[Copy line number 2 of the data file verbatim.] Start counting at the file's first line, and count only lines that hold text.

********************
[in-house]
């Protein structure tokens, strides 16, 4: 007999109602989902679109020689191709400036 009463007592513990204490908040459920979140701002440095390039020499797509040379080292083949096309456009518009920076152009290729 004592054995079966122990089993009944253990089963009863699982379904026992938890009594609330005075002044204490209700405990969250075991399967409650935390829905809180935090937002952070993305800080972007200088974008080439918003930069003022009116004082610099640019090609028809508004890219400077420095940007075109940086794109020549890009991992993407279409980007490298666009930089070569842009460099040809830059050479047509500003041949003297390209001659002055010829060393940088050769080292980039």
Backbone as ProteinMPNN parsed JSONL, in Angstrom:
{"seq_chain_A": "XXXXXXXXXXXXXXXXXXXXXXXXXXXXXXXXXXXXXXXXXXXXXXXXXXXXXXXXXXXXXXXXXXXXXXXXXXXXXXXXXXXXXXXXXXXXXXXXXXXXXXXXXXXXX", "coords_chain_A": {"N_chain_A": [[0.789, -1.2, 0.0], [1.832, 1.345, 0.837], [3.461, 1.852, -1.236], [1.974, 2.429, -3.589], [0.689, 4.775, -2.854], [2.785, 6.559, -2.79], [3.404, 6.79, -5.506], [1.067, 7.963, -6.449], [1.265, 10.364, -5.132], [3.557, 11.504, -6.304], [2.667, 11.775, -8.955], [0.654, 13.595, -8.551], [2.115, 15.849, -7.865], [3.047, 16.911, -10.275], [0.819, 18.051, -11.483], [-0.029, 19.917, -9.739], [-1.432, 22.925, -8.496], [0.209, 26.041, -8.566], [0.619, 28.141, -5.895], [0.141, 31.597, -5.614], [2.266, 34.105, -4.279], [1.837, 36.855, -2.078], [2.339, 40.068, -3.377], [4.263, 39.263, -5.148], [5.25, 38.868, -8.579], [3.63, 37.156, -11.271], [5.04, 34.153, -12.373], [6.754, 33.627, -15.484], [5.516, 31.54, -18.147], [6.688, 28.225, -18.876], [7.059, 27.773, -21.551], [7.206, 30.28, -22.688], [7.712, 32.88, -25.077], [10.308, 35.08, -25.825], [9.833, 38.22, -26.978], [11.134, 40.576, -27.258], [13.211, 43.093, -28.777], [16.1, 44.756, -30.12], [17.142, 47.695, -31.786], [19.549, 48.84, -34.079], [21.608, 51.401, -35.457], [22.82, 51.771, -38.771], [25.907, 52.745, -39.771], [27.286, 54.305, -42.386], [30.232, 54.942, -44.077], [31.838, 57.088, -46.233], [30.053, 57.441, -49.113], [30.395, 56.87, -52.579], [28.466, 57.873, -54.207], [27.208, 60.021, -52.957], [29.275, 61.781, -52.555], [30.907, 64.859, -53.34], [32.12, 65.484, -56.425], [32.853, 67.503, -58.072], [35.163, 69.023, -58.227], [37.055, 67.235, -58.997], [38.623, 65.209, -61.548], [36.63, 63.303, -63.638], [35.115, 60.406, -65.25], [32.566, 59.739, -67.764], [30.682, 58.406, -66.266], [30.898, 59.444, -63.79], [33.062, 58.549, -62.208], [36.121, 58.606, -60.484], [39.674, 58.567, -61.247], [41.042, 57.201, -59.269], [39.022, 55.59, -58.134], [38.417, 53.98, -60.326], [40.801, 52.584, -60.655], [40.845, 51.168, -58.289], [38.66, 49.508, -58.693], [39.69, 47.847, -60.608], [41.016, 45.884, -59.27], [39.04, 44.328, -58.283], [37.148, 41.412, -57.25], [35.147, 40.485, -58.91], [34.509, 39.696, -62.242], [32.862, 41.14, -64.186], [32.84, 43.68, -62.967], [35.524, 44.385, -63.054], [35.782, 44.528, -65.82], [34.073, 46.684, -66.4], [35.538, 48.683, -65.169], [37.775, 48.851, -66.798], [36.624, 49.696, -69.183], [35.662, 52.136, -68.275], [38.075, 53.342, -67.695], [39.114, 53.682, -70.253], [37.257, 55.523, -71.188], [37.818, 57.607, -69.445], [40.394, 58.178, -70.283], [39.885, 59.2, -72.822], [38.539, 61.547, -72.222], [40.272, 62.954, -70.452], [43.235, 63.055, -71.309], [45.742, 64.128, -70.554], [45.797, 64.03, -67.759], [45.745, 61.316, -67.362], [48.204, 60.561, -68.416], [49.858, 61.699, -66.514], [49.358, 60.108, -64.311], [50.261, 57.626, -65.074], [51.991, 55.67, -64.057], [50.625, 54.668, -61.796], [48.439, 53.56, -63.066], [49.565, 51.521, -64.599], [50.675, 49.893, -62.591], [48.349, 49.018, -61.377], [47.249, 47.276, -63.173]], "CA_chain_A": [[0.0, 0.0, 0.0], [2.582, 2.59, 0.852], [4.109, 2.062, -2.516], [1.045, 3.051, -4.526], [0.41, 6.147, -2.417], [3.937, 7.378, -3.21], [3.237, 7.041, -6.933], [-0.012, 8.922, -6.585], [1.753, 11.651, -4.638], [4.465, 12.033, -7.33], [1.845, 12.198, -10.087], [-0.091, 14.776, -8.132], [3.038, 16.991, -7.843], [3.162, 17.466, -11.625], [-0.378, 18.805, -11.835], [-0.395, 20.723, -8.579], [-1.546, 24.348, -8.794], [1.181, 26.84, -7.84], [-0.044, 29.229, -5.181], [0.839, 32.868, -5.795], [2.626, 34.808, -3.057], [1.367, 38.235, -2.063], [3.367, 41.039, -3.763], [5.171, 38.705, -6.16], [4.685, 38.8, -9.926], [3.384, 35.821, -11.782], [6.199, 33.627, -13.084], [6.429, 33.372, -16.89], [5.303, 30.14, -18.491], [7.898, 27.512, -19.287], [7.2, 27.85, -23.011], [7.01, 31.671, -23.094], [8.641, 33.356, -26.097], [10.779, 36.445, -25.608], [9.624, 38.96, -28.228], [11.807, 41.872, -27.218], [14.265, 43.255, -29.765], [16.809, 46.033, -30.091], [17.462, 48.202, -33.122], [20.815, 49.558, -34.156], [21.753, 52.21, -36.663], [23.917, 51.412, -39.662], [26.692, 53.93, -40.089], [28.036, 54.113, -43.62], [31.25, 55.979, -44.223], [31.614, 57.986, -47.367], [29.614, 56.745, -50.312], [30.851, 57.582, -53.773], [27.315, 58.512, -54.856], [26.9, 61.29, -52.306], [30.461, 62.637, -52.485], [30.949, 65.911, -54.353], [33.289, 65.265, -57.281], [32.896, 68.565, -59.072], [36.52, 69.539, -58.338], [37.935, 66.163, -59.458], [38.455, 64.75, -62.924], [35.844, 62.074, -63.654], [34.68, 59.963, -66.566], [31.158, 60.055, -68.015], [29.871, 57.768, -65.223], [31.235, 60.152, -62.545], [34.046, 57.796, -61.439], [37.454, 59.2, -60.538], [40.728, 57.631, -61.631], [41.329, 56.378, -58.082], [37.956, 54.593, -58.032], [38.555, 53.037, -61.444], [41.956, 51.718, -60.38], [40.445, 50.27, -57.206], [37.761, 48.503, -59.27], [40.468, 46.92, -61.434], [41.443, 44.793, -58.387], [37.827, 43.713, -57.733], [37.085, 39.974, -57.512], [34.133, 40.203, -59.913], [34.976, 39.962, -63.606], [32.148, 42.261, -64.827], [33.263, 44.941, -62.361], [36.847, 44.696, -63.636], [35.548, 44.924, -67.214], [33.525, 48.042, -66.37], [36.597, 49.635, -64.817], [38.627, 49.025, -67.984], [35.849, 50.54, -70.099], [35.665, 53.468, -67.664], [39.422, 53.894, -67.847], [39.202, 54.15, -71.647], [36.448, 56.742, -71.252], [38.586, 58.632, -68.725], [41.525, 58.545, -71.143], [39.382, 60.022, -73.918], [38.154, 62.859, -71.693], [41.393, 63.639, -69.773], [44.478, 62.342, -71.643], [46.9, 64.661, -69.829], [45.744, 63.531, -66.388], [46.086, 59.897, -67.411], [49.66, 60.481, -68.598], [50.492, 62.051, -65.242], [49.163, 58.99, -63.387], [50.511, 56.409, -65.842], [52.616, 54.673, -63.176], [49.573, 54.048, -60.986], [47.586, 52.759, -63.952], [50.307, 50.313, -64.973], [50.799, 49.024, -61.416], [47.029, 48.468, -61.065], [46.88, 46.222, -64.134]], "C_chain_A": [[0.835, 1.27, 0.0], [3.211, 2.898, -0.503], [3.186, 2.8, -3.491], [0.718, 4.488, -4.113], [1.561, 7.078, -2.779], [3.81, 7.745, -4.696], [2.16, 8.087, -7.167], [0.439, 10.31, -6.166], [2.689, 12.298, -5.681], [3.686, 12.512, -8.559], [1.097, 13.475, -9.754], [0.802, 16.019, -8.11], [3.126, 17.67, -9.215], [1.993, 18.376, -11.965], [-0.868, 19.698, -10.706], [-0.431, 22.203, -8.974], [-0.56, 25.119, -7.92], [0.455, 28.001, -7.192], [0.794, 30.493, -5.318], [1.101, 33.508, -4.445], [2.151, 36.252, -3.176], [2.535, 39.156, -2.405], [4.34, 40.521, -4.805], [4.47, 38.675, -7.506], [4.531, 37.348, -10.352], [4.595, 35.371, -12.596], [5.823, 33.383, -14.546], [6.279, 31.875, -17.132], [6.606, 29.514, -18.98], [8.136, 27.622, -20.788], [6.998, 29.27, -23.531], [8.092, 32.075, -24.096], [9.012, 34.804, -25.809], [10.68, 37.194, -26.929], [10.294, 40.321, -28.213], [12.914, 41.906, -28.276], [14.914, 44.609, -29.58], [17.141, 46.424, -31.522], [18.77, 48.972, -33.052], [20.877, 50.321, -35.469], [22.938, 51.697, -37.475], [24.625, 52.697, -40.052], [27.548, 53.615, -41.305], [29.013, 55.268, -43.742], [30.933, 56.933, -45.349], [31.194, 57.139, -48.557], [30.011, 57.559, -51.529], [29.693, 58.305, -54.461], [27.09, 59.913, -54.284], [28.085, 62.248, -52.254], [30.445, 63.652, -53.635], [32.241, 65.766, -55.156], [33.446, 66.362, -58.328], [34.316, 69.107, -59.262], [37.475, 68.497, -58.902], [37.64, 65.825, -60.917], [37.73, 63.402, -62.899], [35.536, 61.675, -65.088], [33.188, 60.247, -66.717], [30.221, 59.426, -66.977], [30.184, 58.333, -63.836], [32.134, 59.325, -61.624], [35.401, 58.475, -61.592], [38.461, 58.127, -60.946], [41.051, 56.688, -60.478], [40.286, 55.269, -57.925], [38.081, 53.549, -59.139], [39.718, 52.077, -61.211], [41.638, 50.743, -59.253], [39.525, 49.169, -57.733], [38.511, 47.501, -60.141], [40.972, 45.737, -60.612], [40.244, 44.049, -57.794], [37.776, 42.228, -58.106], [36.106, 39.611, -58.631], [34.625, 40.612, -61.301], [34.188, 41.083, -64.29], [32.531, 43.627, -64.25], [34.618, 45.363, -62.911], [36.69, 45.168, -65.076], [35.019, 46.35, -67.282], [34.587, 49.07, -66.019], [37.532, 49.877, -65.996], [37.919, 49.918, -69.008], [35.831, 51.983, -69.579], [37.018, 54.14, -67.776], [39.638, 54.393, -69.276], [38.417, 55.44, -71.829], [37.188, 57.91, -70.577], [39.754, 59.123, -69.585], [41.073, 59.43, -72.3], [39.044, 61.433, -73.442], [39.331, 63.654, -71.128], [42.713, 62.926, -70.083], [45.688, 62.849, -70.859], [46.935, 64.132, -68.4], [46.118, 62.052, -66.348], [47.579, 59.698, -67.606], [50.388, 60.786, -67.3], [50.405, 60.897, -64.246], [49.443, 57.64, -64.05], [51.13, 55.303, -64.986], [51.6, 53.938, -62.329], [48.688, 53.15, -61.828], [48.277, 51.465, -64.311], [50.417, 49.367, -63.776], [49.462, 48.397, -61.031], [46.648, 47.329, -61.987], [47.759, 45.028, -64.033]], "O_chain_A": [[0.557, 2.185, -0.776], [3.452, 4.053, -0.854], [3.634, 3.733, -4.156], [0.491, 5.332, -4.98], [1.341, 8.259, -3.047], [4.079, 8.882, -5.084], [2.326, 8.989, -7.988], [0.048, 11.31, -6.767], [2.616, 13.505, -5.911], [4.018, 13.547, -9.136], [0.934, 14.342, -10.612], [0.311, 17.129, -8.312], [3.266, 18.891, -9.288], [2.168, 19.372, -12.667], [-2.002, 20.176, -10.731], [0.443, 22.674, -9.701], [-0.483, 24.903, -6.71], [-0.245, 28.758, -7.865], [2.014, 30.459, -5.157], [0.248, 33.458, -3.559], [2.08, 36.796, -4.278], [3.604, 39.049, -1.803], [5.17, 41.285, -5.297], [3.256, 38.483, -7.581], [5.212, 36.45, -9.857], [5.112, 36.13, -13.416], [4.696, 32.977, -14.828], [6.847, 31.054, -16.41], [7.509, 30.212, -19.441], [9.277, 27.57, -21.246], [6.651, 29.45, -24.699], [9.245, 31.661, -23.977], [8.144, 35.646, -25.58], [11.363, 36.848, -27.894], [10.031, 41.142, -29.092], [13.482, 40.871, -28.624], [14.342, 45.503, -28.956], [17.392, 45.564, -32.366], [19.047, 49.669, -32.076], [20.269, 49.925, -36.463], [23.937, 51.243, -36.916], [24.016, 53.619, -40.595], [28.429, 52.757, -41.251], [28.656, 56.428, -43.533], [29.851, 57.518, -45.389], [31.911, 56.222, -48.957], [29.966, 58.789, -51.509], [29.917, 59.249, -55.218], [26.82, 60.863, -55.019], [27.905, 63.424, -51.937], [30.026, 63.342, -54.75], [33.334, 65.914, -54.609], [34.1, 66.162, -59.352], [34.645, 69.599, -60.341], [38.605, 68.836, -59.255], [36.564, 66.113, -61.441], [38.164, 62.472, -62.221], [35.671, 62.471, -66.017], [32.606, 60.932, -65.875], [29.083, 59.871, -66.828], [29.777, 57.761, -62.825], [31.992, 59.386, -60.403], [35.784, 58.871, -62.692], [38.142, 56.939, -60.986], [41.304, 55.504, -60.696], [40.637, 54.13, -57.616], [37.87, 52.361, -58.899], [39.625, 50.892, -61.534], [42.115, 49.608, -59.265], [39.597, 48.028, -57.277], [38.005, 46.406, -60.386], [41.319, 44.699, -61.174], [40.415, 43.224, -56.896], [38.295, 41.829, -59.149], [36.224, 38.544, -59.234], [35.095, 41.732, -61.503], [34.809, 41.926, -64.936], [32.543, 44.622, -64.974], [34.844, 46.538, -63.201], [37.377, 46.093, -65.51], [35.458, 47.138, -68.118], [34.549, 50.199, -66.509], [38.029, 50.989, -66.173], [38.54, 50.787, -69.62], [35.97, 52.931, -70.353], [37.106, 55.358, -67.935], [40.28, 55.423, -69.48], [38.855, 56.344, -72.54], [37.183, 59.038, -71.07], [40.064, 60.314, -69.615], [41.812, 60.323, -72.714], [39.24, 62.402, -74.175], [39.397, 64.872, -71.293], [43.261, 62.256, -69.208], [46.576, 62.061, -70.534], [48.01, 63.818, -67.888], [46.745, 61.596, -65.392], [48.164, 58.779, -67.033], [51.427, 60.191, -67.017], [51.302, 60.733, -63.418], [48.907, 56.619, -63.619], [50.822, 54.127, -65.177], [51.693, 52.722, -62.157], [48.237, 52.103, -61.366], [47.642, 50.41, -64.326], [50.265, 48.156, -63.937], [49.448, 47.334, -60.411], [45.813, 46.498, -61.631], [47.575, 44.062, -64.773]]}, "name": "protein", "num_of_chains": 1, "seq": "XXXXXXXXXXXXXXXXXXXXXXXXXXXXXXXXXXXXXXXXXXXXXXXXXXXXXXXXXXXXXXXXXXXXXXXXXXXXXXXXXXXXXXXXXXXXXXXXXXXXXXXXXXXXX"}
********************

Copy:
């Protein structure tokens, strides 16, 4: 007999109602989902679109020689191709400036 009463007592513990204490908040459920979140701002440095390039020499797509040379080292083949096309456009518009920076152009290729 004592054995079966122990089993009944253990089963009863699982379904026992938890009594609330005075002044204490209700405990969250075991399967409650935390829905809180935090937002952070993305800080972007200088974008080439918003930069003022009116004082610099640019090609028809508004890219400077420095940007075109940086794109020549890009991992993407279409980007490298666009930089070569842009460099040809830059050479047509500003041949003297390209001659002055010829060393940088050769080292980039």